SERVES 8 TO 10
Erice is etched forever in my memory; this almost mystical city, 751 meters high atop Monte San Giuliano on the western coast of Sicily, seems perpetually bathed in nebulous mist. The drive up the hairpin mountainside to the center snakes by breathtaking vistas of neatly laid out valleys for as far as the eye can see.
Monte San Giuliano is named in honor of Saint Giuliano, who inspired the Norman count, Roger, in a dream to rise up against the Arab colonizers of Sicily. In mythology, Erice was associated with the cult of Aphrodite, the goddess of love. Its narrow streets are fitted with neatly cut, squared stone and the endearing stone houses have wonderful flowered courtyards that have retained their medieval characteristics.
Erice is known for its arts and crafts. One of these is pasta reale, meaning "royal paste", and is a dough made from almonds, egg whites, and sugar, fashioned by hand into realistic-looking fruits, vegetables, flowers, and whimsical items.
The pastries made in Erice are sought after as well, and originally were the work of cloistered nuns. The pupi Siciliani (Sicilian puppets) have long been part of Erice's and other parts of Sicily's cultural heritage.
On Sunday evenings puppet shows are staged; they were originally meant to distract people from their cares and tell a continuous story, with one part being told each Sunday evening. It was in Erice that I had a wonderful meal beginning with marinated eggplant in olive oil and mint, fresh sardines, tomatoes and mozzarella cheese, green olives, and broccoli, which is fried green cauliflower.
This was followed by couscous and an elaborately made fish soup, and the finale to the meal was a semifreddo (partially frozen) dessert made with cream, eggs, sugar, and caramelized almonds. I loved it so much that I did not hesitate to ask the chef for the recipe.
When making the dessert you will have some of the almond mixture left over. It can be stored in jars in the refrigerator for months and used in cakes or on top of ice cream, or enjoyed as is for a great snack. I recommend that you make the almond mixture, known as croccante in Italian, a day or two ahead.
2 cups (8 ounces) whole natural almonds
2 cups sugar
2 1/2 cups whipping cream
5 large eggs, separated
Line a 10 x 4 x 3-inch loaf pan with plastic wrap, allowing the excess to hang over the edges. Line a 7 x 3 1/2 x 2 1/2-inch loaf or similar pan with plastic wrap, and allow the excess to hang over the edges. Set the pans aside.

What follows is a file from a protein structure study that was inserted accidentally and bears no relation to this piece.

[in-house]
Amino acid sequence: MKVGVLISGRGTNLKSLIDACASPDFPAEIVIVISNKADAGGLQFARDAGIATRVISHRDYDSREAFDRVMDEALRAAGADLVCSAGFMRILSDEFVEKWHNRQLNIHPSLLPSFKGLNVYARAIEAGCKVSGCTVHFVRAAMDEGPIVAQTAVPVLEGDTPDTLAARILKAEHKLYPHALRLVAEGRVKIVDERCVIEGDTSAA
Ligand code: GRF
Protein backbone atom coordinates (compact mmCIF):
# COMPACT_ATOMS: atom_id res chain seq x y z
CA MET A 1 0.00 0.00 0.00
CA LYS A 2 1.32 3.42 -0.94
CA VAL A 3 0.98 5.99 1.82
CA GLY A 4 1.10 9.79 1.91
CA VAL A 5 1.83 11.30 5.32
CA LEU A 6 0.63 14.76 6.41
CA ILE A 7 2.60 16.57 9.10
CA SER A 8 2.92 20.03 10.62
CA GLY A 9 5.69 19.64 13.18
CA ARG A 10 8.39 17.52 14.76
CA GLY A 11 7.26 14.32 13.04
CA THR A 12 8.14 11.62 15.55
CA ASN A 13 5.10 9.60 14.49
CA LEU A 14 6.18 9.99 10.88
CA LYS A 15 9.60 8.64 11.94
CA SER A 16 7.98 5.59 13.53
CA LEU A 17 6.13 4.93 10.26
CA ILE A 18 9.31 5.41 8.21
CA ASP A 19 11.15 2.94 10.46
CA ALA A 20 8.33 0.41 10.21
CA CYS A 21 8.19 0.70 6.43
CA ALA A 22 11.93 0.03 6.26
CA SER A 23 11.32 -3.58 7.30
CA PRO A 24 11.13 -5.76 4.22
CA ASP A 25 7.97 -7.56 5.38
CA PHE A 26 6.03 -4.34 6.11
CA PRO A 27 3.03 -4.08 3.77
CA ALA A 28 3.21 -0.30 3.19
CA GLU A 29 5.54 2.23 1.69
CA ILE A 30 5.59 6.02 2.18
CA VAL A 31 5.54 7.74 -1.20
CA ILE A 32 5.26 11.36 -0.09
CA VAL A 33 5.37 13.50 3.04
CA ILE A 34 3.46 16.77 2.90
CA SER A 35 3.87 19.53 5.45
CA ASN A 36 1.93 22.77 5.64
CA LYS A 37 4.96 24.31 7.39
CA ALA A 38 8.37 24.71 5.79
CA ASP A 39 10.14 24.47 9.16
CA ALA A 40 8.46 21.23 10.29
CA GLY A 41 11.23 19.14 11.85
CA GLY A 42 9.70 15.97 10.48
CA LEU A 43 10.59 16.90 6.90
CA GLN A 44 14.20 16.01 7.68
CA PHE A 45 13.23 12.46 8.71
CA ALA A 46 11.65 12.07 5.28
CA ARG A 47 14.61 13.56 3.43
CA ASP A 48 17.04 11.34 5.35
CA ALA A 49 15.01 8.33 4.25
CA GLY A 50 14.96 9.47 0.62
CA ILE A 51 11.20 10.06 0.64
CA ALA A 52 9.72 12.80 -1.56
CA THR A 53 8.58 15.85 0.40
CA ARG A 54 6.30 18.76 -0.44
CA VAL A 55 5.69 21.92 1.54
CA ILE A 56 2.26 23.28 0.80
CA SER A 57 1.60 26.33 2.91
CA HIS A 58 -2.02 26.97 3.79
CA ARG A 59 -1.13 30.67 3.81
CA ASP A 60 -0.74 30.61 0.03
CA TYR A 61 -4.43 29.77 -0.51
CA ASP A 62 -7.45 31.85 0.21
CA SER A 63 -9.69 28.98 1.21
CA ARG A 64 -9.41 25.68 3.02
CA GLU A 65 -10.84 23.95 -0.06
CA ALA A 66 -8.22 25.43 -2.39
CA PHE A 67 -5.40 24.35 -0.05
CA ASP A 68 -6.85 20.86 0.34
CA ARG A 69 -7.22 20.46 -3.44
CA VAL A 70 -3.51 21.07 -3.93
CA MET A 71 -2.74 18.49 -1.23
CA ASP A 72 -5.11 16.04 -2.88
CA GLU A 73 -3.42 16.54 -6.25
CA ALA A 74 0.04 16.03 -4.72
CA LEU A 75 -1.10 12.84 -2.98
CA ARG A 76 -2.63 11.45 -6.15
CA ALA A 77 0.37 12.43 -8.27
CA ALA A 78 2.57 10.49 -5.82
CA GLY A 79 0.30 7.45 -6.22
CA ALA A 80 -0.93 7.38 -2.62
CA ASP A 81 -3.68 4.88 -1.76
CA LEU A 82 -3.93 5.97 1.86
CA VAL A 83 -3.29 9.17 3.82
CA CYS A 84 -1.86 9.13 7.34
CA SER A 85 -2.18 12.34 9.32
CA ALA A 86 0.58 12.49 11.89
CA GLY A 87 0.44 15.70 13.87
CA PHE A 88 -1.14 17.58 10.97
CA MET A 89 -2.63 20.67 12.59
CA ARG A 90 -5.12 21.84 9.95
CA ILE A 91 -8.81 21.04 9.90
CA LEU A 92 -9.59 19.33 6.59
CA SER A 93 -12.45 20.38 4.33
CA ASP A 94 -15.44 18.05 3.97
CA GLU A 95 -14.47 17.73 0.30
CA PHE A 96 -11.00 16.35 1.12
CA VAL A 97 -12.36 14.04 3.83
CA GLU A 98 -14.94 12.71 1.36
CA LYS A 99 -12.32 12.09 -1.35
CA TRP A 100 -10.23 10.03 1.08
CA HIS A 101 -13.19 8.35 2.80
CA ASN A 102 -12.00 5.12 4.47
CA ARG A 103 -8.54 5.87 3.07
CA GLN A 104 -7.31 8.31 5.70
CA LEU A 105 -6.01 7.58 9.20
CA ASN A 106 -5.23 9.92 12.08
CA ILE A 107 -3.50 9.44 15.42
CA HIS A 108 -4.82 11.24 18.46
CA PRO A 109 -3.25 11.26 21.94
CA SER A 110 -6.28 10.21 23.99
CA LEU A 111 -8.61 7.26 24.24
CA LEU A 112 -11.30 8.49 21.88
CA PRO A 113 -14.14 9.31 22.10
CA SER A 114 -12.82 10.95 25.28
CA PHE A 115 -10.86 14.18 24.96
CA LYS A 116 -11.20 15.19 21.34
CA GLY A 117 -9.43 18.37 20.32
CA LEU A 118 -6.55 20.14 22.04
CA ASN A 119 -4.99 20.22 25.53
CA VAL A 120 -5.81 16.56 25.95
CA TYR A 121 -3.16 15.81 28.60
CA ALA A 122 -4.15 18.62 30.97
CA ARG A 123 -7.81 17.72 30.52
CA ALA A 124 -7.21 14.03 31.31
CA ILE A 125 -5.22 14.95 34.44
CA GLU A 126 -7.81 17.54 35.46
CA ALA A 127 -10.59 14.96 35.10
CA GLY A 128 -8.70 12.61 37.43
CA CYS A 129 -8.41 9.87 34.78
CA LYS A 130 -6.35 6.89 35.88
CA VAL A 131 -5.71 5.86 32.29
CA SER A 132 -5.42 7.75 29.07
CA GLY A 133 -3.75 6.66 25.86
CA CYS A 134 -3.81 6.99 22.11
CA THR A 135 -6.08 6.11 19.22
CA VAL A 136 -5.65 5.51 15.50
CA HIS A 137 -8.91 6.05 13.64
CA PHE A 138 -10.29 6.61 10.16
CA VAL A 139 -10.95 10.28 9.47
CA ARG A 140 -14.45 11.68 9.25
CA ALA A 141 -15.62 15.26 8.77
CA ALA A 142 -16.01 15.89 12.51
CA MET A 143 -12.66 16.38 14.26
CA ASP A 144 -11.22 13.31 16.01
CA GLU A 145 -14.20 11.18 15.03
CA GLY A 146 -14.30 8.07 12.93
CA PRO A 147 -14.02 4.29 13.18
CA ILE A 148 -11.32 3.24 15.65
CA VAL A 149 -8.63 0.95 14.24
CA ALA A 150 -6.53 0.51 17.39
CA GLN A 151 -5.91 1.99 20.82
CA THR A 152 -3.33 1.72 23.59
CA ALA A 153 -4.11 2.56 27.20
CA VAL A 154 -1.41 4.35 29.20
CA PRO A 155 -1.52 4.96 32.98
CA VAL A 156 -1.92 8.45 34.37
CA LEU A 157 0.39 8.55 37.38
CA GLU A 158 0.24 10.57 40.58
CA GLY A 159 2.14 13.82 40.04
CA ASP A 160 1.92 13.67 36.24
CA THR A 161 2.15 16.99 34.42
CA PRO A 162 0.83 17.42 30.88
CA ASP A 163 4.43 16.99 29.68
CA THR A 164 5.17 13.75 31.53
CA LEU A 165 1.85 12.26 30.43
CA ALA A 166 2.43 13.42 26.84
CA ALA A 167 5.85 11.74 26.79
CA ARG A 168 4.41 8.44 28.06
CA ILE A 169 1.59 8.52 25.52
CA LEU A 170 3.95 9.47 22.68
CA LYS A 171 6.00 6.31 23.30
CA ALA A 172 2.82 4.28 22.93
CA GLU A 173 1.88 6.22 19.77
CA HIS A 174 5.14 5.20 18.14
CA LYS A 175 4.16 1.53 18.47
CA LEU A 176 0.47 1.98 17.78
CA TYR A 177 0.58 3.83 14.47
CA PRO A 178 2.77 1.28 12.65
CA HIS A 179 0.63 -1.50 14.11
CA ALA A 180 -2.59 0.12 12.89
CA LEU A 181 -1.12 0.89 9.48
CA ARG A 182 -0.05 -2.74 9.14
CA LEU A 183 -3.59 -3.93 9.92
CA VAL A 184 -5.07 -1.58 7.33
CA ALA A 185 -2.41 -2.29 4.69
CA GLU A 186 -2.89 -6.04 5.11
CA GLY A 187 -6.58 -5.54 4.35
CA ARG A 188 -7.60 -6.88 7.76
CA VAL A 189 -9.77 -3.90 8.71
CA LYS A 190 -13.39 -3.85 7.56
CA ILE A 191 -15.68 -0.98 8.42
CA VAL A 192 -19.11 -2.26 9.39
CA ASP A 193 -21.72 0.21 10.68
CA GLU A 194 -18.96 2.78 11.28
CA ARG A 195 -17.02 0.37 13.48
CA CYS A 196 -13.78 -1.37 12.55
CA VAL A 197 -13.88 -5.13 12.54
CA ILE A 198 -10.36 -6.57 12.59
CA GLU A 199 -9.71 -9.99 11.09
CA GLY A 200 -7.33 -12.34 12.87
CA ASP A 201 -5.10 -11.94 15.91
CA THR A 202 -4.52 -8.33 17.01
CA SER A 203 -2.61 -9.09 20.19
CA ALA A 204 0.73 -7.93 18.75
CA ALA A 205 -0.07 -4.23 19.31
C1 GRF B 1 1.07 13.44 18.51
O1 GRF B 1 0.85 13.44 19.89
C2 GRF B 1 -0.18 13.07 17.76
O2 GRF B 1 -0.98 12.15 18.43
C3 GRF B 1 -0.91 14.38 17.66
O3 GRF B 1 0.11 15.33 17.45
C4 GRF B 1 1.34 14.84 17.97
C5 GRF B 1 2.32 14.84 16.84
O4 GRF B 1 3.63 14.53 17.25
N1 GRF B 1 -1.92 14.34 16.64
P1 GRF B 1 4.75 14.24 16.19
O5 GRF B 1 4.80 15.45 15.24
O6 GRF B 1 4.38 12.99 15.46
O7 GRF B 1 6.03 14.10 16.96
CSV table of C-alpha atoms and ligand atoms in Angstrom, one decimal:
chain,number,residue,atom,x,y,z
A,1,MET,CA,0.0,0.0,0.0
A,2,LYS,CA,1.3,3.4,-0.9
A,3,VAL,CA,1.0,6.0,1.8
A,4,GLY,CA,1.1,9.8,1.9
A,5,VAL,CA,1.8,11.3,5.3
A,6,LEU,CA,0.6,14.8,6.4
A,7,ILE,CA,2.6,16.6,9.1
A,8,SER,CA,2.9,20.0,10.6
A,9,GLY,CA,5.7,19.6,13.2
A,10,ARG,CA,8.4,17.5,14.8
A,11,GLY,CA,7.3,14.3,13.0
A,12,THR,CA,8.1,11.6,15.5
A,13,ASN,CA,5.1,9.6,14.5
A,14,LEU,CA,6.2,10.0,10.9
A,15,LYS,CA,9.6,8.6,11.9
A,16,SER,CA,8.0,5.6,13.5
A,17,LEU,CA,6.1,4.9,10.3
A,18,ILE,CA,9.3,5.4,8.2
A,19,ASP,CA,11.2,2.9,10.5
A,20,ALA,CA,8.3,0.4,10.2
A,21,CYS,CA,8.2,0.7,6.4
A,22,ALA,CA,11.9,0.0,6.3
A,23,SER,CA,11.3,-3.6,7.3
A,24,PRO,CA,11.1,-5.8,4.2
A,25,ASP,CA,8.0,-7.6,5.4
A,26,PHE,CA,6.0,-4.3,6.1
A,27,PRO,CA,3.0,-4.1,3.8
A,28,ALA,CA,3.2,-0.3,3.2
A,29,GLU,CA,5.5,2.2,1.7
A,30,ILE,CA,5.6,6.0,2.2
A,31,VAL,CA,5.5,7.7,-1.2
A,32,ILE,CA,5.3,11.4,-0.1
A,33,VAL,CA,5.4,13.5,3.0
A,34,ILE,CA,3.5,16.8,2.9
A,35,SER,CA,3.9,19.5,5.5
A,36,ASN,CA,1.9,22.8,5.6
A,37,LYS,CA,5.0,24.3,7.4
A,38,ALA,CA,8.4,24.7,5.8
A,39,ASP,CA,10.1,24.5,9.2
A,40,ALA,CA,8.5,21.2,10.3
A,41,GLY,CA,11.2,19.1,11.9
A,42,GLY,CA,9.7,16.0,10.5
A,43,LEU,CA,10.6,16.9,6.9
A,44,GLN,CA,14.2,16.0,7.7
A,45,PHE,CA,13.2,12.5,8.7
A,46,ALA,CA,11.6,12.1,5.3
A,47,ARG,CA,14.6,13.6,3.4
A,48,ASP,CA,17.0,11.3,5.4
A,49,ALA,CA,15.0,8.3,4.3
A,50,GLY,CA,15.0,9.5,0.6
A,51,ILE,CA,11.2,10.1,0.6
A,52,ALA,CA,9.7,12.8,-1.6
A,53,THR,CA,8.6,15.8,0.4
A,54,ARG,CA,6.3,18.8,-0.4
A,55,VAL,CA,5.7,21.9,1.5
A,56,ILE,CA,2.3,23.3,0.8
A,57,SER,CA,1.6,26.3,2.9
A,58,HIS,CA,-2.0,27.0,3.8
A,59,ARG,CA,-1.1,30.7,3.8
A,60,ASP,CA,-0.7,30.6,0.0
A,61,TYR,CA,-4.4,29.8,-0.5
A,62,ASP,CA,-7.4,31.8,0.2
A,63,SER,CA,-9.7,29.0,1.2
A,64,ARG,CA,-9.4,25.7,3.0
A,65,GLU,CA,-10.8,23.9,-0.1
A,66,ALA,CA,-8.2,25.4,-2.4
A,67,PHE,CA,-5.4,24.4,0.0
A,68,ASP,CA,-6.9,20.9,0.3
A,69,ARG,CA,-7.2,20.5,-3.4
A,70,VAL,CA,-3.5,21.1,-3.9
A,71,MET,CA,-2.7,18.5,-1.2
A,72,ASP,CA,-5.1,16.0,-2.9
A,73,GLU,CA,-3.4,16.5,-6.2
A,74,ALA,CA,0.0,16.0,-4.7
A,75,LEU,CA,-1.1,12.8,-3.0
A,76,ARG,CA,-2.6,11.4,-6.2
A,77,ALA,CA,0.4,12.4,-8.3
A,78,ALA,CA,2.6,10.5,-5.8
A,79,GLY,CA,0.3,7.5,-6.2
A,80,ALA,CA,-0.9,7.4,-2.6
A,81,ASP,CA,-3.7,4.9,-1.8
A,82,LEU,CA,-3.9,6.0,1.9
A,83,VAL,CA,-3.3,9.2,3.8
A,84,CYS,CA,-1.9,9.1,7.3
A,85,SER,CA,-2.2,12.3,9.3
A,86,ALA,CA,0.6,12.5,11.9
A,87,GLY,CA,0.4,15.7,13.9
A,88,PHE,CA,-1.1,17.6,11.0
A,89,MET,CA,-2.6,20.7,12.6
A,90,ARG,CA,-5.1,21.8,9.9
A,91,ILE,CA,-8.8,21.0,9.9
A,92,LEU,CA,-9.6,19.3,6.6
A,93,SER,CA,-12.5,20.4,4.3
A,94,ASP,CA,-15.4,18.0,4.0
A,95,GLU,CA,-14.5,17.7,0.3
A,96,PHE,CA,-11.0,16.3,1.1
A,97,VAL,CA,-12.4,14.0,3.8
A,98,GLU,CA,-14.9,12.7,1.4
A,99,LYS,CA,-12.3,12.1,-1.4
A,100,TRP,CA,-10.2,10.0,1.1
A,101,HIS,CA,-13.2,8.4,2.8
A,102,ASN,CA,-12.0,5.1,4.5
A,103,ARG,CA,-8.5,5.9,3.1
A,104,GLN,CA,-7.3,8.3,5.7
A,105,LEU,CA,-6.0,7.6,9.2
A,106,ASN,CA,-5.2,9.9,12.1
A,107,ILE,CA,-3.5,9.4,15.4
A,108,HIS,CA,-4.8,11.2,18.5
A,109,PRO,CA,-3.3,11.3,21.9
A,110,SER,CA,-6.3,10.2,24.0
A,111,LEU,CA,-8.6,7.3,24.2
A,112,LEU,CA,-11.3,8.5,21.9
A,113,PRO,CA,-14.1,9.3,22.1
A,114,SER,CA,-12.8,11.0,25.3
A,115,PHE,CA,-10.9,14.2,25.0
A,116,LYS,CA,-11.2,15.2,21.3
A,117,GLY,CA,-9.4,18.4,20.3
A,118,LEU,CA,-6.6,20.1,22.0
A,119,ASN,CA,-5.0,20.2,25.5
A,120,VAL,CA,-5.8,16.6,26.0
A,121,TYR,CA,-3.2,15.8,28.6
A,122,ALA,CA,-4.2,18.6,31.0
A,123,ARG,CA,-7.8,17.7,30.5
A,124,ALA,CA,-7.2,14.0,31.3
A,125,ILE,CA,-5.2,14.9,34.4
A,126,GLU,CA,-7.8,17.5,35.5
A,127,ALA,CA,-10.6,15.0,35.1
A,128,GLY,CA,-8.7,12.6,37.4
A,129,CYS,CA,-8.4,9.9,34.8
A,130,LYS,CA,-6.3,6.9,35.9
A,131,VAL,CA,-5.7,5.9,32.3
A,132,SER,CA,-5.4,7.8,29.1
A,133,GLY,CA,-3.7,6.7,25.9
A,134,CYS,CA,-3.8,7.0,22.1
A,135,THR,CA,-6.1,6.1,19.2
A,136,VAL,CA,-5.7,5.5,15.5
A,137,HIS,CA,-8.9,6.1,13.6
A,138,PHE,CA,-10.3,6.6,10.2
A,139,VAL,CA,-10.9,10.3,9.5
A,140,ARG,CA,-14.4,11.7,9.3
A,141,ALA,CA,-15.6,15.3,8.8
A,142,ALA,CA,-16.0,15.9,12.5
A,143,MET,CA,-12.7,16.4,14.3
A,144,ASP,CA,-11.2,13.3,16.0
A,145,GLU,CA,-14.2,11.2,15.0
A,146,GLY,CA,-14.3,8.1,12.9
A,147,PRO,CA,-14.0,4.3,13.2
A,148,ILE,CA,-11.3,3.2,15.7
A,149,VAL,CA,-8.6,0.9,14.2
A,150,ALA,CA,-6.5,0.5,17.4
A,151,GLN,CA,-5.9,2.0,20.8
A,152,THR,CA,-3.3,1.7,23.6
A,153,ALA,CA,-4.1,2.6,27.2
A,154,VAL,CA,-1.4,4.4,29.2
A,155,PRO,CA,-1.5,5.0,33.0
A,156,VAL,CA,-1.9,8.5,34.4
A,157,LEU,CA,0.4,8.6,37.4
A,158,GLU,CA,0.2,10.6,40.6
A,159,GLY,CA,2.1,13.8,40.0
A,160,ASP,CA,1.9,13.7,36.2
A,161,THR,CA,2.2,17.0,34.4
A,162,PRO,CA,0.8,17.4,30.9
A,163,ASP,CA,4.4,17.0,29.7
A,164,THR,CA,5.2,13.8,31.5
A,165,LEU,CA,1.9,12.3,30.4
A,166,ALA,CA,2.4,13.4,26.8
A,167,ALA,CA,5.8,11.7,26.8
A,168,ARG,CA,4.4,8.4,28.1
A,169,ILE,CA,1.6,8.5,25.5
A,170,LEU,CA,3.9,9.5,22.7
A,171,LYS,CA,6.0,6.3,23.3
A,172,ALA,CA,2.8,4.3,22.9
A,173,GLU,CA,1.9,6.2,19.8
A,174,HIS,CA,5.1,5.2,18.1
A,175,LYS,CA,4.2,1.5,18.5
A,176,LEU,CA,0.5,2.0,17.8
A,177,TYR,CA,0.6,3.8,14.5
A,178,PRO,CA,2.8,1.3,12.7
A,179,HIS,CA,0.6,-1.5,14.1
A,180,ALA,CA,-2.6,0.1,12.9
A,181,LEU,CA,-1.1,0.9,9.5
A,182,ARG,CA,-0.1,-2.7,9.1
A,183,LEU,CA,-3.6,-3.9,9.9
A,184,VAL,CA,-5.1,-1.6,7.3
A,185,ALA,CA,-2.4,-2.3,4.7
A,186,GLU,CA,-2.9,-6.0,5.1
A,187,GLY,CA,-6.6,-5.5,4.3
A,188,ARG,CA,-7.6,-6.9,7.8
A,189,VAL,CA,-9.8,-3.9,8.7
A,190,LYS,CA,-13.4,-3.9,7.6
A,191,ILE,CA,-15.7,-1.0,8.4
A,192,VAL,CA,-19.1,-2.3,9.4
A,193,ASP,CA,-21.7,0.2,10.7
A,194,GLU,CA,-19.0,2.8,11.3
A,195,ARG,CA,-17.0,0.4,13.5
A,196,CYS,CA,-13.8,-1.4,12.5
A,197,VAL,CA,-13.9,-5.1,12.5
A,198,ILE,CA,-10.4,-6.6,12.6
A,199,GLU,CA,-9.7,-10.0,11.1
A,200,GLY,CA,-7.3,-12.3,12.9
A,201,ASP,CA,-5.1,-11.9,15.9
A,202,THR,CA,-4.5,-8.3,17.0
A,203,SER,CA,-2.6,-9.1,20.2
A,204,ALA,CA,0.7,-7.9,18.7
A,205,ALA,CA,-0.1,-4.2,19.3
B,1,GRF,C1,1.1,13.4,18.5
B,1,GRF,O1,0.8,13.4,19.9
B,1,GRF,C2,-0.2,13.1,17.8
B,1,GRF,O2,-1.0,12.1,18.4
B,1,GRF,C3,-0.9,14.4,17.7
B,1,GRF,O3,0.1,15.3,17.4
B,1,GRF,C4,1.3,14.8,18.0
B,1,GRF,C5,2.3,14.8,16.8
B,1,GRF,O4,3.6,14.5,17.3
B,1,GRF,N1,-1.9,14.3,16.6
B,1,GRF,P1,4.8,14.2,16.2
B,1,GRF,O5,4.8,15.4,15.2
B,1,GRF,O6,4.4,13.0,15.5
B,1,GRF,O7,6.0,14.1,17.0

Spray a cutting board or a marble slab with butter or cooking spray and set aside.
In a 1-quart heavy-duty saucepan combine the almonds and 1 1/4 cups of the sugar. Cook the mixture, stirring constantly, over medium-high heat until the sugar begins to melt and coat the almonds. This will take about 10 minutes to do. Do not allow the almonds to burn, so take care to turn down the heat if necessary. The almonds should look shiny and well coated.
Immediately pour the almond mixture out onto the cutting board or marble slab, and working very quickly smooth it out with the back of a wooden spoon. Allow the mixture to cool and harden. When hard, use an 8- to 10-inch chef's knife to cut the almonds into small, coarse pieces. You will need to push down very hard with the knife to cut the almond mixture. Set aside.
In a large bowl beat the cream with 1/4 cup of the remaining sugar until stiff. Set aside.
In another bowl beat the egg yolks with the remaining 1/2 cup of sugar until the eggs are lemon-colored and the sugar is well blended. Set aside. With clean beaters beat the egg whites in a separate large bowl until soft peaks form that are shiny and fluffy. With a rubber spatula fold the egg white mixture into the egg yolk mixture until well blended, then fold the whipped cream into the egg mixture until well blended. This in now the semifreddo, ready to freeze.
Spread 1/2 cup of the almonds in the base of the 10 x 4 x 3-inch loaf pan. Spread 2 heaping cupfuls of the semifreddo over the almonds, then sprinkle another 1/2 cup of the almonds over the mixture. Make two more layers of semifreddo and almonds, ending with the semifreddo. Fold the overlapping pieces of plastic wrap over the top of the pan and gently push on it to smooth the ingredients. Cover the pan completely with plastic wrap, then a sheet of aluminum foil, and freeze.
Use the remaining semifreddo mixture to fill the smaller pan in the same manner.
When ready to use, unwrap the aluminum foil and open up the plastic wrap on top of the pan. Place a serving dish over the top of the pan and invert the semifreddo onto the dish. Gently pull away and discard the plastic wrap. Allow the semifreddo to stand at room temperature for a few minutes. Cut it into slices and serve immediately. Save the smaller pan of semifreddo for future use.
Did you know that Sicily is ablaze with almond trees in February, yielding both bitter and sweet almonds that are used in many Sicilian desserts and even in caponata, a Sicilian sweet-and-sour eggplant relish?
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